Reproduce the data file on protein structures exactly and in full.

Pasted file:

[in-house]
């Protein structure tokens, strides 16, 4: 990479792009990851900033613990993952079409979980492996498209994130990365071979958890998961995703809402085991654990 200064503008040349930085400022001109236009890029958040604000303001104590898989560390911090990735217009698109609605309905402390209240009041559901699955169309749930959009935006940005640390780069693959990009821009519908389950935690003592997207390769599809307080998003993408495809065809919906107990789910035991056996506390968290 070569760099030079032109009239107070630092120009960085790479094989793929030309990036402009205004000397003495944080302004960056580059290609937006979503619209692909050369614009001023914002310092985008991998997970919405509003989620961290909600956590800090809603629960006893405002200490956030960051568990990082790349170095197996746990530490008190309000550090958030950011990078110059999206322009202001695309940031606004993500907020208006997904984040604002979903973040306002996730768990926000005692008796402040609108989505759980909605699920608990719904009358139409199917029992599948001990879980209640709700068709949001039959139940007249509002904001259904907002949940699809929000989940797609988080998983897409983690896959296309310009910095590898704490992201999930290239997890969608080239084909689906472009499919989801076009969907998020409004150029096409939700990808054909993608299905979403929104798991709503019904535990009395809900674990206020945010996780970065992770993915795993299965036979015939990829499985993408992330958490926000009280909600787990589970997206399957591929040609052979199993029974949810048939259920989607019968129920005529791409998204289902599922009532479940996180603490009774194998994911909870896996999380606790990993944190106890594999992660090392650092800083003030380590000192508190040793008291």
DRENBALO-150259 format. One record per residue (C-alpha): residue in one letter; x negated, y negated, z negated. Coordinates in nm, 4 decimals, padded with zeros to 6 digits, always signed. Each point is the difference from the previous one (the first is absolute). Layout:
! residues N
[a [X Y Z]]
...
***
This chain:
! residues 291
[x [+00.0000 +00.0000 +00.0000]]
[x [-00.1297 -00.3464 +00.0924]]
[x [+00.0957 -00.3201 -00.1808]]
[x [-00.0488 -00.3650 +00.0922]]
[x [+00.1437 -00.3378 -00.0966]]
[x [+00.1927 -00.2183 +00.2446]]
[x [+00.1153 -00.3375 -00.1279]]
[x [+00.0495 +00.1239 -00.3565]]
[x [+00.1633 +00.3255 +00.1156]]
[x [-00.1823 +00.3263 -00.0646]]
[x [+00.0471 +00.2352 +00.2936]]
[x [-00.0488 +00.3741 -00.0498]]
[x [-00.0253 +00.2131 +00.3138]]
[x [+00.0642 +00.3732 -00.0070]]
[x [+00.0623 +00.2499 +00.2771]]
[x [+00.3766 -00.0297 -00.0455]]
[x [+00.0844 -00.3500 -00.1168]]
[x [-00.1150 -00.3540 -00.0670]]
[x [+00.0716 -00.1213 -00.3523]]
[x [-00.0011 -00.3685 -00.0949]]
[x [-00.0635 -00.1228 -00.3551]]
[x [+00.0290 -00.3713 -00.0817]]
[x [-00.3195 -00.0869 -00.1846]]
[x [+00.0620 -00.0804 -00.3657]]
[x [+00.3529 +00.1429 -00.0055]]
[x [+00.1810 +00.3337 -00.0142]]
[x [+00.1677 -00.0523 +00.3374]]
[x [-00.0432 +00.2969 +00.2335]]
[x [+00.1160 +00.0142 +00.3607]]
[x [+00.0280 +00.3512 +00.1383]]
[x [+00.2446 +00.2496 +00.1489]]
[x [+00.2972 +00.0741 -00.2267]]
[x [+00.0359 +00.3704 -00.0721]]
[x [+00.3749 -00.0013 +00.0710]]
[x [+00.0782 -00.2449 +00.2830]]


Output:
[in-house]
């Protein structure tokens, strides 16, 4: 990479792009990851900033613990993952079409979980492996498209994130990365071979958890998961995703809402085991654990 200064503008040349930085400022001109236009890029958040604000303001104590898989560390911090990735217009698109609605309905402390209240009041559901699955169309749930959009935006940005640390780069693959990009821009519908389950935690003592997207390769599809307080998003993408495809065809919906107990789910035991056996506390968290 070569760099030079032109009239107070630092120009960085790479094989793929030309990036402009205004000397003495944080302004960056580059290609937006979503619209692909050369614009001023914002310092985008991998997970919405509003989620961290909600956590800090809603629960006893405002200490956030960051568990990082790349170095197996746990530490008190309000550090958030950011990078110059999206322009202001695309940031606004993500907020208006997904984040604002979903973040306002996730768990926000005692008796402040609108989505759980909605699920608990719904009358139409199917029992599948001990879980209640709700068709949001039959139940007249509002904001259904907002949940699809929000989940797609988080998983897409983690896959296309310009910095590898704490992201999930290239997890969608080239084909689906472009499919989801076009969907998020409004150029096409939700990808054909993608299905979403929104798991709503019904535990009395809900674990206020945010996780970065992770993915795993299965036979015939990829499985993408992330958490926000009280909600787990589970997206399957591929040609052979199993029974949810048939259920989607019968129920005529791409998204289902599922009532479940996180603490009774194998994911909870896996999380606790990993944190106890594999992660090392650092800083003030380590000192508190040793008291």
DRENBALO-150259 format. One record per residue (C-alpha): residue in one letter; x negated, y negated, z negated. Coordinates in nm, 4 decimals, padded with zeros to 6 digits, always signed. Each point is the difference from the previous one (the first is absolute). Layout:
! residues N
[a [X Y Z]]
...
***
This chain:
! residues 291
[x [+00.0000 +00.0000 +00.0000]]
[x [-00.1297 -00.3464 +00.0924]]
[x [+00.0957 -00.3201 -00.1808]]
[x [-00.0488 -00.3650 +00.0922]]
[x [+00.1437 -00.3378 -00.0966]]
[x [+00.1927 -00.2183 +00.2446]]
[x [+00.1153 -00.3375 -00.1279]]
[x [+00.0495 +00.1239 -00.3565]]
[x [+00.1633 +00.3255 +00.1156]]
[x [-00.1823 +00.3263 -00.0646]]
[x [+00.0471 +00.2352 +00.2936]]
[x [-00.0488 +00.3741 -00.0498]]
[x [-00.0253 +00.2131 +00.3138]]
[x [+00.0642 +00.3732 -00.0070]]
[x [+00.0623 +00.2499 +00.2771]]
[x [+00.3766 -00.0297 -00.0455]]
[x [+00.0844 -00.3500 -00.1168]]
[x [-00.1150 -00.3540 -00.0670]]
[x [+00.0716 -00.1213 -00.3523]]
[x [-00.0011 -00.3685 -00.0949]]
[x [-00.0635 -00.1228 -00.3551]]
[x [+00.0290 -00.3713 -00.0817]]
[x [-00.3195 -00.0869 -00.1846]]
[x [+00.0620 -00.0804 -00.3657]]
[x [+00.3529 +00.1429 -00.0055]]
[x [+00.1810 +00.3337 -00.0142]]
[x [+00.1677 -00.0523 +00.3374]]
[x [-00.0432 +00.2969 +00.2335]]
[x [+00.1160 +00.0142 +00.3607]]
[x [+00.0280 +00.3512 +00.1383]]
[x [+00.2446 +00.2496 +00.1489]]
[x [+00.2972 +00.0741 -00.2267]]
[x [+00.0359 +00.3704 -00.0721]]
[x [+00.3749 -00.0013 +00.0710]]
[x [+00.0782 -00.2449 +00.2830]]